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Problem passing a constant string into a funciton in C

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I am trying to create a linked list of contacts in C, and sort them by person length, as an assignment for school. I kinda wanted to use a constructor to simulate object oriented programming. Only problem is, that when i try to enter the name as a string in my constructor function, i get a compile error.

 

This is how my code looks:

#include "stdafx.h"
#include "stdlib.h"
#include "string.h"

#define MAXL 32

typedef struct post {
    char enamn[MAXL];
    char fnamn[MAXL];
    int langd;
    post *prev;
    post *next;
} POSTTYP;

//API
void sortlist(post *first);

post * newPost(post *first, const char en, const char fn, int ln);

void printlist(post *first);

int _tmain(int argc, _TCHAR* argv[])
{
    post *first;
    newPost(first, "Kalle", "Halvarsson", 185);
    newPost(first, "Johan", "Lovgren", 180);
    printlist(first);
    return 0;
}

post * newPost(post *first, const char *fn, const char *en, int ln) {
    post *p;
    //Reservera minne till posten:
    p = (post*)malloc(sizeof(post));
    
    strcpy(p->fnamn, fn);
    strcpy(p->enamn, en);
    p->langd = ln;
    
    first->prev = p;
    p->next = first;
    *first = *p;
    return p;
}

void removePost(post *first, post* whichpost) {
    post *temp = NULL;

    whichpost->next->prev = whichpost->prev;
    whichpost->prev->next = whichpost->next;
    free(whichpost);

}

void swap(post *a, post *b) {
    post *tnext = NULL;
    post *tprev = NULL;
    tnext = a->next;
    tprev = a->prev;
    a->next = b->next;
    a->prev = b->prev;
    b->next = tnext;
    b->prev = tprev;
}

void sortlist(post *first) {
    post *curr = first;
    while(curr->next != NULL) {
        //This function is incomplete
        curr = curr->next;
    }
}

void printlist(post *first) {
    post *curr = first;
    while (curr != NULL) {
        printf("Förnamn: %s\n",curr->fnamn);
        printf("Efternamn: %s\n",curr->enamn);
        printf("Längd: %s\n",curr->langd);
        curr = curr->next;
    }
}

The error message i get is:

 

Error    1   : 'newPost' : cannot convert parameter 2 from 'const char [6]' to 'const char'

 

 

What am i doing wrong? Overall feedback on the code is very welcome, although note that it is still very unfinished.

 

Thanks in advance.
 

Edited by Mizmoon

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Aaahhhhhhhh, so simple, yet so fatal. Thank you SO much, i was pulling my hair over this for hours, haha.

 

EDIT: My second problem is, "first" is not properly set to "p" in the newPost function. Have i somehow mixed up my pointers? The list works if i instead do this in the main function:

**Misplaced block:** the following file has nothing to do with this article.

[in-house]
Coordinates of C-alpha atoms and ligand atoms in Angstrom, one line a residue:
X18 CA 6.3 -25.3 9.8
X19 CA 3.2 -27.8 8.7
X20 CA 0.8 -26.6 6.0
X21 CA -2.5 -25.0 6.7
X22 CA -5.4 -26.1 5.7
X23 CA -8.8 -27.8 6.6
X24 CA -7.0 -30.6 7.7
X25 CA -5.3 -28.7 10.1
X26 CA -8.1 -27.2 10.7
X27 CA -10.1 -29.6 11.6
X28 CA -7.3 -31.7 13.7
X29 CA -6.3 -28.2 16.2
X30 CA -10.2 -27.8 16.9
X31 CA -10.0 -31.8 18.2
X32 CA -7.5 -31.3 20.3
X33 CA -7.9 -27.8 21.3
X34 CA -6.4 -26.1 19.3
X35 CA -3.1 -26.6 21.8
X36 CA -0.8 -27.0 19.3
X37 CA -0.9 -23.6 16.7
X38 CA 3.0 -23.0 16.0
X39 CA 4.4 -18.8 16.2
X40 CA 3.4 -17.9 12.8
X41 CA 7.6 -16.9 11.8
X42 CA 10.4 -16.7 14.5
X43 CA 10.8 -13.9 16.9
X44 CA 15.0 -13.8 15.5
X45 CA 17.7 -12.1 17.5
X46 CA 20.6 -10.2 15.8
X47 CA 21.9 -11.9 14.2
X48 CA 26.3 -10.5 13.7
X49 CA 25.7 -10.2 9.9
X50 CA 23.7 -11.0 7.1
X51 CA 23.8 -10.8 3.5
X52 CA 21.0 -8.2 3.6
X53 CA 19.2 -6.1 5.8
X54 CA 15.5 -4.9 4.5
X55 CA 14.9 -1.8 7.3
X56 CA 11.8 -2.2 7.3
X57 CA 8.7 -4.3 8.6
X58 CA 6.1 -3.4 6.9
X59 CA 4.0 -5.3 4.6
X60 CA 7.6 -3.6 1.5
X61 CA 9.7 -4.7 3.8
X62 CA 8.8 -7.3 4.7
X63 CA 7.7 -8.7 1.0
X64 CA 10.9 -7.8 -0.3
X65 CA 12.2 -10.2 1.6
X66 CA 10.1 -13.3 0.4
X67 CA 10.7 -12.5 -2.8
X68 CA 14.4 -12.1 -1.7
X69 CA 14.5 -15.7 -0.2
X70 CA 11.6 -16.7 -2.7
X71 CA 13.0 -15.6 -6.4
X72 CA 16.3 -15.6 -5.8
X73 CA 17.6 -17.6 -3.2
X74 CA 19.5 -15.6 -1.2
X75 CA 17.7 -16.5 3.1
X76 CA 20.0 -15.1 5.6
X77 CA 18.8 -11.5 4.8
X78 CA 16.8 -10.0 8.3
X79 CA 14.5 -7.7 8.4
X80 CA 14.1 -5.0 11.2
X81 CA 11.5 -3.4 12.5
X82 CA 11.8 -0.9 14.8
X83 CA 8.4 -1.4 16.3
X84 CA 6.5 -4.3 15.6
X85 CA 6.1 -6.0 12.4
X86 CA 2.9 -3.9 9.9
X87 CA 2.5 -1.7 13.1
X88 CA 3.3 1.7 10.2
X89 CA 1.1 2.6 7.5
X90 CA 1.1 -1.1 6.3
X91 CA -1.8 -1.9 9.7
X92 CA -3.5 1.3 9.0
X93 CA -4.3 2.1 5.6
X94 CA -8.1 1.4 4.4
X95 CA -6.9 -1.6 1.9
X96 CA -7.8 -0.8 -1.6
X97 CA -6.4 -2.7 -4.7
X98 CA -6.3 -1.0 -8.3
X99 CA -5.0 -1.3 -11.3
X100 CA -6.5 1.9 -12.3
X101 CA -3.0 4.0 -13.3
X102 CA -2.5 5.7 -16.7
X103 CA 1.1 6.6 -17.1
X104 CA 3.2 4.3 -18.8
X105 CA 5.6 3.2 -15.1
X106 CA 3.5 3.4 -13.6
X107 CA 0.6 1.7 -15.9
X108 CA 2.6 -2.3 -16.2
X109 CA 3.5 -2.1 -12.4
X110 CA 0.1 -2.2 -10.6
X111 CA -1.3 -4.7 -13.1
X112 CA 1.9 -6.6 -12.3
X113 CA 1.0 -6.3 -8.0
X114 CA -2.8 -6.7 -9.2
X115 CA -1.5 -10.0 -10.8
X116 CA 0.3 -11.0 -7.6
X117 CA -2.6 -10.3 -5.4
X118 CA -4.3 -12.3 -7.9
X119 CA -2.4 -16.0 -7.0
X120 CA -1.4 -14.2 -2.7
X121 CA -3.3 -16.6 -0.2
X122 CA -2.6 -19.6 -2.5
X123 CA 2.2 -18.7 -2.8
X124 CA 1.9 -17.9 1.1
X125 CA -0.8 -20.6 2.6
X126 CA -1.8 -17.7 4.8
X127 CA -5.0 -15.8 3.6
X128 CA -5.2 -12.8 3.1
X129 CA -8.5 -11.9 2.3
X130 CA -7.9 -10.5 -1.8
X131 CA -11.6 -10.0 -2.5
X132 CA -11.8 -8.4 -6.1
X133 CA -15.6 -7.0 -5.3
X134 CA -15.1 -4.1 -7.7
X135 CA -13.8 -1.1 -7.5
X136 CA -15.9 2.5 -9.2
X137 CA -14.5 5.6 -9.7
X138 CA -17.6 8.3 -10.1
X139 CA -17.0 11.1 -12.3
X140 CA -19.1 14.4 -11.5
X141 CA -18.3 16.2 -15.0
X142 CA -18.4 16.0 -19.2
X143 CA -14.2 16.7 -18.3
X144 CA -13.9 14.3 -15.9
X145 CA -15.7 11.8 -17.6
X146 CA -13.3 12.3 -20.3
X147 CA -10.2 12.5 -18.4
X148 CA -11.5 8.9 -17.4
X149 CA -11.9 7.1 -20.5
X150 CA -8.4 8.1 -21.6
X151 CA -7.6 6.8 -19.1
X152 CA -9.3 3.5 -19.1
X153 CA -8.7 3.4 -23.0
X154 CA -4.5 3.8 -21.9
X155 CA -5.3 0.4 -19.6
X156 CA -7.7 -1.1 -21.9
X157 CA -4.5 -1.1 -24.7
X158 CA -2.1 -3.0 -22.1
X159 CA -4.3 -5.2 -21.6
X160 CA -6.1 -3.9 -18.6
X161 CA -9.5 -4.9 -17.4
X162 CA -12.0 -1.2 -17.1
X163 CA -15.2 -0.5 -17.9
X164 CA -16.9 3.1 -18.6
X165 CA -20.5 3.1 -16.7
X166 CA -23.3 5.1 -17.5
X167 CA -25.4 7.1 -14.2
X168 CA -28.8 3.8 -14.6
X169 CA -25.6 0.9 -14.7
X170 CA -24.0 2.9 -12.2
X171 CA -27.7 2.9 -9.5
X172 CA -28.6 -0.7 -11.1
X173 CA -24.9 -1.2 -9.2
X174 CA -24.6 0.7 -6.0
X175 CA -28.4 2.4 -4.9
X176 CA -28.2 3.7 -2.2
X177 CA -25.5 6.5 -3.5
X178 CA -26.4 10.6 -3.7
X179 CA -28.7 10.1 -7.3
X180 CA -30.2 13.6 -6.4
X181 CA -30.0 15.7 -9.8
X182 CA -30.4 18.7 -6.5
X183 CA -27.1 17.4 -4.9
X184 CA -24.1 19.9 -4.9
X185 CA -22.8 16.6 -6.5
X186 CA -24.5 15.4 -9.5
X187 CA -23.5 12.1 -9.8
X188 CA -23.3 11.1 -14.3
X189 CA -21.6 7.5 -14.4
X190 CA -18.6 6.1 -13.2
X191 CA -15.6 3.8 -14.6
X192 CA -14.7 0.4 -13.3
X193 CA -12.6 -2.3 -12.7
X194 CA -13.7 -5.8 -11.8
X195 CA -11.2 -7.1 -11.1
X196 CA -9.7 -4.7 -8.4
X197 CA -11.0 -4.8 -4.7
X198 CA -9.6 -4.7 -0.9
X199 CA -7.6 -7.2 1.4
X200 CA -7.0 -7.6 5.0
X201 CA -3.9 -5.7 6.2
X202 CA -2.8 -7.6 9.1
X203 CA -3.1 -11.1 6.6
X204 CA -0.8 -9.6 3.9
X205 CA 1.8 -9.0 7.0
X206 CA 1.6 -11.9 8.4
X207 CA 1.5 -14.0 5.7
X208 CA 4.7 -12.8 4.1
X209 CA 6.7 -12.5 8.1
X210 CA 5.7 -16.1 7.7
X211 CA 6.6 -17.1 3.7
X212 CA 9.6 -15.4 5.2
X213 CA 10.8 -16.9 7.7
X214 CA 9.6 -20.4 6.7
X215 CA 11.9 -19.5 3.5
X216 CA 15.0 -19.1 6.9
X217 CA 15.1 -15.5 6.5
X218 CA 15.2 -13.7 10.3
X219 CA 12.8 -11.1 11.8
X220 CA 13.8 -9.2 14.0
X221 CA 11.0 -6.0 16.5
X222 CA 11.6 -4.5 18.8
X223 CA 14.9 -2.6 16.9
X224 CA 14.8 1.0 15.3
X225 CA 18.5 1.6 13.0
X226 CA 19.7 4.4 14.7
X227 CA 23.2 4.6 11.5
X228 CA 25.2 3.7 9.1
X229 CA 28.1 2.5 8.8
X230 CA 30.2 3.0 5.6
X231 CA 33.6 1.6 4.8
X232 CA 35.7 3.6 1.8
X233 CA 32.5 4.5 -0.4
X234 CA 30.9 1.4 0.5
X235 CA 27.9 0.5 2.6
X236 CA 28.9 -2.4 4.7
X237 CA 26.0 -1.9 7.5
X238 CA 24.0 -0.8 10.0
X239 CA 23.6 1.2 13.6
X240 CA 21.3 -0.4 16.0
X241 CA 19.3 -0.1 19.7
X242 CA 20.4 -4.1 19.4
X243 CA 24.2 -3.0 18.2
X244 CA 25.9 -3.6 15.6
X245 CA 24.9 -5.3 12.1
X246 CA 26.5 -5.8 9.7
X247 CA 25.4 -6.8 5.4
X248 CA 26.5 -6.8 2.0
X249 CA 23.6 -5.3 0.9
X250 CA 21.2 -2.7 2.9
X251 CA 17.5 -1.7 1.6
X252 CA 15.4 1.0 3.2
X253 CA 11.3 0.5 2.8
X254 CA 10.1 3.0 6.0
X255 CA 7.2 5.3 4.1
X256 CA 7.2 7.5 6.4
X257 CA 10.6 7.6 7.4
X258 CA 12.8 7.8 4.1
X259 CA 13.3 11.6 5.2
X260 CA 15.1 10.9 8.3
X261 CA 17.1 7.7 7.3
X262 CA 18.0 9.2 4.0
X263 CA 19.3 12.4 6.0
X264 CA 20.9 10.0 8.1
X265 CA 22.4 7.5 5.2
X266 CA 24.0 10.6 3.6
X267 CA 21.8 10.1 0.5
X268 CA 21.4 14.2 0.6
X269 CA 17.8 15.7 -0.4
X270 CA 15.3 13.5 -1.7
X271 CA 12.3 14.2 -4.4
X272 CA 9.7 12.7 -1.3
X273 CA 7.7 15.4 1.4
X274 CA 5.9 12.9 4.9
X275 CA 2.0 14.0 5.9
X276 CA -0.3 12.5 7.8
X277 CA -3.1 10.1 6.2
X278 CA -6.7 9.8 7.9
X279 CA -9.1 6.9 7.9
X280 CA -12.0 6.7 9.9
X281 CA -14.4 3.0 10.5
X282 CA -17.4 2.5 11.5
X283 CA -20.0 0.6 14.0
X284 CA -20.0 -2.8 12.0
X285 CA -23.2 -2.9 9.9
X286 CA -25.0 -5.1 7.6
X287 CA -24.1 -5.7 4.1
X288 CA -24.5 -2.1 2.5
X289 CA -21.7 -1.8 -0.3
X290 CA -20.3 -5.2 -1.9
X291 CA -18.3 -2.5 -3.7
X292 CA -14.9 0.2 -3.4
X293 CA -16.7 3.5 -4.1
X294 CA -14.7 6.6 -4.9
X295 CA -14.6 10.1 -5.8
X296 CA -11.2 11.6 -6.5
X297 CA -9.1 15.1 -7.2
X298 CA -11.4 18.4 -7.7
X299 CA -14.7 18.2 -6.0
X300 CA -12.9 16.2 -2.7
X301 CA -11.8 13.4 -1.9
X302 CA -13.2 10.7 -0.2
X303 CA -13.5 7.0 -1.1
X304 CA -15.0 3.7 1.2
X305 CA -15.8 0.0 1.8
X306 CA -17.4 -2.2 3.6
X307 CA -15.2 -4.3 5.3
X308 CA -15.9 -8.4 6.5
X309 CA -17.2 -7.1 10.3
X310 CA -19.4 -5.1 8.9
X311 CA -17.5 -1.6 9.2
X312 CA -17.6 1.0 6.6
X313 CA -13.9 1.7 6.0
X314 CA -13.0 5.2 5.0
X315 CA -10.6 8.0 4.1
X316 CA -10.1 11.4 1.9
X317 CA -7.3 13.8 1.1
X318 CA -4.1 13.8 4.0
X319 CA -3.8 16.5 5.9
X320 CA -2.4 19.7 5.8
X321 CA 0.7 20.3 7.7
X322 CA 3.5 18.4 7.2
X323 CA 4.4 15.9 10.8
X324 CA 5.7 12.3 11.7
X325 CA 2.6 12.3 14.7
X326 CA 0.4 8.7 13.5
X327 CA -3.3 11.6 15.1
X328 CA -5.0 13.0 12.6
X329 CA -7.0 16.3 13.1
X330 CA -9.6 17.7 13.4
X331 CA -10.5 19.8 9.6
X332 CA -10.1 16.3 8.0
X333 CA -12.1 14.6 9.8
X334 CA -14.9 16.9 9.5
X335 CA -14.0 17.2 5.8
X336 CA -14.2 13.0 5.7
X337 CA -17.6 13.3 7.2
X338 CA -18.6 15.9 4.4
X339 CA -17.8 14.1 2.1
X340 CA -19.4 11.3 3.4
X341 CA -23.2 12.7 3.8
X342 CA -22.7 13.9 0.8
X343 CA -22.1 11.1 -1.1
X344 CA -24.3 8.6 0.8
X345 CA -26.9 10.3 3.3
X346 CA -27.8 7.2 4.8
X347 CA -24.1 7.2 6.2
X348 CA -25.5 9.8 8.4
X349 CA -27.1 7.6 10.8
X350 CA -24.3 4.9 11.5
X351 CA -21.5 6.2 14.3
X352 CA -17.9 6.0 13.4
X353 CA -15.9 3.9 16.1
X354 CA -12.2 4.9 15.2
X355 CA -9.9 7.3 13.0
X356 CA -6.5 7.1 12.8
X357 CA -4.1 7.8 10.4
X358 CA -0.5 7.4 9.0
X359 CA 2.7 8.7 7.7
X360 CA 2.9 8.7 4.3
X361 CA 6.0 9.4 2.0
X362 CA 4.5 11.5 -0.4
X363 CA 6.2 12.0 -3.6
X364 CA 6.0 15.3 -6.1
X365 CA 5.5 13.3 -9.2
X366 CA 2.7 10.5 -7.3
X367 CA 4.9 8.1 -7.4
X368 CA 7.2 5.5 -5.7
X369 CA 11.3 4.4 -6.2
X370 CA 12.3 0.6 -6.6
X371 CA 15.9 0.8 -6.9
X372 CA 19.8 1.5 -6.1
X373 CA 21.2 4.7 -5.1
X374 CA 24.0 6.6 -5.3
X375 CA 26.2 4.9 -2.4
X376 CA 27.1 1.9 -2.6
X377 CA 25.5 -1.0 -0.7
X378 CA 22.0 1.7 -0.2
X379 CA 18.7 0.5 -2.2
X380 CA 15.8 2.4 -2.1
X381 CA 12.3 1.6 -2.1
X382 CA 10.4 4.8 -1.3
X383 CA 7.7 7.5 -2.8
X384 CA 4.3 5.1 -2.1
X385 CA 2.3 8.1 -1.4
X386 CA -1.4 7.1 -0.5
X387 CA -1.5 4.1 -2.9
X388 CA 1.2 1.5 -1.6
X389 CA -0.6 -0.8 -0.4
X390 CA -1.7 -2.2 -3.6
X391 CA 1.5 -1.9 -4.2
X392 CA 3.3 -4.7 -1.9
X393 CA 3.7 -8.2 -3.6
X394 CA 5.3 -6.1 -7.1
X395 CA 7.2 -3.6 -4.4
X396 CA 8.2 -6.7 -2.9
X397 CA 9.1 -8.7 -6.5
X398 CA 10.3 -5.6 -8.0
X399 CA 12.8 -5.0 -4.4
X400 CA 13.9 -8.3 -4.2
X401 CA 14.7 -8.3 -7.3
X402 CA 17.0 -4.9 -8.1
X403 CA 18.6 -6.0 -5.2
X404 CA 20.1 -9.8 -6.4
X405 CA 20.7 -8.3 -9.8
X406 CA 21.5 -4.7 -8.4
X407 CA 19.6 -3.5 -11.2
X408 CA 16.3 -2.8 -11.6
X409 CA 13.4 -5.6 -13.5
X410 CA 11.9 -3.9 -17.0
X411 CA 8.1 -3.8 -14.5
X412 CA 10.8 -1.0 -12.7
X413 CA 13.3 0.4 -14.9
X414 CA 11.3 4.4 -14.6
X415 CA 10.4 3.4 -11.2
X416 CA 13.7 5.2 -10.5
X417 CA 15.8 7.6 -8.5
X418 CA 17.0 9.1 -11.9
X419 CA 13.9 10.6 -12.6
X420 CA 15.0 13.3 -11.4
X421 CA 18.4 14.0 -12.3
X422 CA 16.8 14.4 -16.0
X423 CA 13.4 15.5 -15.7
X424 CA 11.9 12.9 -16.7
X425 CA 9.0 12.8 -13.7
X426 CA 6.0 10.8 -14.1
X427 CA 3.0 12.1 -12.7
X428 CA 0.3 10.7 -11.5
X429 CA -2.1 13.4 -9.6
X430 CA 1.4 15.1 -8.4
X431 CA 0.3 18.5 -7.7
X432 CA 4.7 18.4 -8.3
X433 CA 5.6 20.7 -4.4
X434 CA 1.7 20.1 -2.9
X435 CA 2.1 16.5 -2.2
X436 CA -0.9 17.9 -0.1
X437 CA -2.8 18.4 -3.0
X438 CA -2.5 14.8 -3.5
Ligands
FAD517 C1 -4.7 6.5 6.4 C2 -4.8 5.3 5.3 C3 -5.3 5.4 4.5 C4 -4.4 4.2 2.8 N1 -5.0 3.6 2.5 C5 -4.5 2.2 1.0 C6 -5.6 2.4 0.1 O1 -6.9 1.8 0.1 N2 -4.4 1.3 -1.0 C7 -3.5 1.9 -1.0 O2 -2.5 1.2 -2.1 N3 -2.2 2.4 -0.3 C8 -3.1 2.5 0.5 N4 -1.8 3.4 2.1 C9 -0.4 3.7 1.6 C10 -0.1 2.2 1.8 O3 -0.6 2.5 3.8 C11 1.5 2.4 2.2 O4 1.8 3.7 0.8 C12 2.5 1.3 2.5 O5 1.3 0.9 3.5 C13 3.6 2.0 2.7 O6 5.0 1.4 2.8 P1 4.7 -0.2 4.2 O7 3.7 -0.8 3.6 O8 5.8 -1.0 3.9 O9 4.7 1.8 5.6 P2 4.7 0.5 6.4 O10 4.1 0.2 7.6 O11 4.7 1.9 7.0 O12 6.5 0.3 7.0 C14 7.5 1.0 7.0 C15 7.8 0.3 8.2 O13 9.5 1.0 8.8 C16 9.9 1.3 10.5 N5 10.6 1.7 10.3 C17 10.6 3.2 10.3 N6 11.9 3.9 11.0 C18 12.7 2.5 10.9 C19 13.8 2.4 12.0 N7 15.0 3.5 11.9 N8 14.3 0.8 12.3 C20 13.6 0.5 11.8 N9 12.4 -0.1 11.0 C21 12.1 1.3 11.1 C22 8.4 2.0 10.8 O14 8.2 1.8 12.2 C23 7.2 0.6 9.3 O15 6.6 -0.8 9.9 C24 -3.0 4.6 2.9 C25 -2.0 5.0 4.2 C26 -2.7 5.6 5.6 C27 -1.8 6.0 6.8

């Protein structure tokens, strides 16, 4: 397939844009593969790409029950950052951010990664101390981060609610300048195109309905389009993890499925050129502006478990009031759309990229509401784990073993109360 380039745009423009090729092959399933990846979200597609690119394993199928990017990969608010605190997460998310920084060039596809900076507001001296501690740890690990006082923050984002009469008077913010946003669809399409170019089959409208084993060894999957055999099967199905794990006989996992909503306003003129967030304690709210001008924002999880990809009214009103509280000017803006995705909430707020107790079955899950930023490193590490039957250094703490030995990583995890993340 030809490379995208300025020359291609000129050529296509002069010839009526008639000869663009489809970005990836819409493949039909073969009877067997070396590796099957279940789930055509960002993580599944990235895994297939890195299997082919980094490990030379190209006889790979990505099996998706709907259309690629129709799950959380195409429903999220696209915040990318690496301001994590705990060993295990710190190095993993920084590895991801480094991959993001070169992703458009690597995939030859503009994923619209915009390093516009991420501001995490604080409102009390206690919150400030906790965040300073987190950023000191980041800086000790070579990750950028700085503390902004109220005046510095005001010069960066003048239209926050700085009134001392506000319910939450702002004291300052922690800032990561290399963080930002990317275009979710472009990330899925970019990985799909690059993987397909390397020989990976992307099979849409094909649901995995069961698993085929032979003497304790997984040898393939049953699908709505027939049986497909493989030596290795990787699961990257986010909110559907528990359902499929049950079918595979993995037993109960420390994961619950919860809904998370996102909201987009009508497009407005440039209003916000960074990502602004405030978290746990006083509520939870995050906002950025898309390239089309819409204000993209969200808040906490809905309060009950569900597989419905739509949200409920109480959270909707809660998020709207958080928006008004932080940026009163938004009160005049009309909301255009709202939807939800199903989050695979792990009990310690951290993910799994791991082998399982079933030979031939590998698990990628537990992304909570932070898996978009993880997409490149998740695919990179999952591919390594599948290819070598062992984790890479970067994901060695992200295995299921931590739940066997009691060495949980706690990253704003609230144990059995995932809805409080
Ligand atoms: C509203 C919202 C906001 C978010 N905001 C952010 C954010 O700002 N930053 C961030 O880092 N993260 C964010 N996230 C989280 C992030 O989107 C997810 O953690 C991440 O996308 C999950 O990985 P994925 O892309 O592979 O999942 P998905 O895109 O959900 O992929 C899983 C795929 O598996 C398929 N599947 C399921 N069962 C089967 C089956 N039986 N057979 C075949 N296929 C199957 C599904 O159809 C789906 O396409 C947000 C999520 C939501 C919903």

int _tmain(int argc, _TCHAR* argv[])
{
    post *first = NULL;

    first = newPost(first, "Kalle", "Halvarsson", 185);
    first = newPost(first, "Johan", "Lovgren", 180);
    first = newPost(first, "Ingrid", "Brinkenberg", 165);
    first = newPost(first, "Ulrika", "Gillquist", 160);
    printlist(first);
    return 0;
}

It feels a bit ugly though and i would rather if the "first" pointer was set inside the function.

Edited by Mizmoon

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Giving direct answers to posters who are working on homework is discouraged here on gamedev. So, helping you determine problems yourself is the way it's done.

 

Learning to debug programs can sometimes be a little difficult for new programmers. The primary difficulty is that you may not be sure how to start that process. I'm not sure if you've been taught how to debug, but one method for debugging programs is to "Follow The Data."

 

That is, if you can't determine a problem by just inspecting your code, provide yourself with some information. N.B., you have to have firmly in your mind: what you want the code to do, and how the code is supposed to do it. As mentioned in that link, print some values to the console as the program runs (you already have a printlist function). If that doesn't lead you to the answer, set a breakpoint in the code, run the program, look at some of the values, and determine if they're correct** at that point in the execution. If they're correct, step through one or more lines and examine values. At some point, you'll find "bad" values. The problem lies in the code after "good" values are found, and where "bad" values are found.

 

** "correct" means the values are what you expect, knowing what you want the results to be at that point in the execution.

Edited by Buckeye

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My second problem is, "first" is not properly set to "p" in the newPost function. Have i somehow mixed up my pointers?

 

post *first;

 

This is a pointer to a post struct. Answer yourself this: where do you actually assign it a value? i.e. where do you say "ok, this is the post struct that you point to".

 


It feels a bit ugly though and i would rather if the "first" pointer was set inside the function.

 

In order to modify the value of a variable in a function, you'll need to pass its address into the function.

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Thank you all for your replies. To Buckeye, i know perfectly well how to use the debug tool, sadly the debugger in CodeLite only lets you keep track of local variables rather than function arguments (perhaps it can, though i haven't found an option for it). I am not new to programming, although i am new to pointers.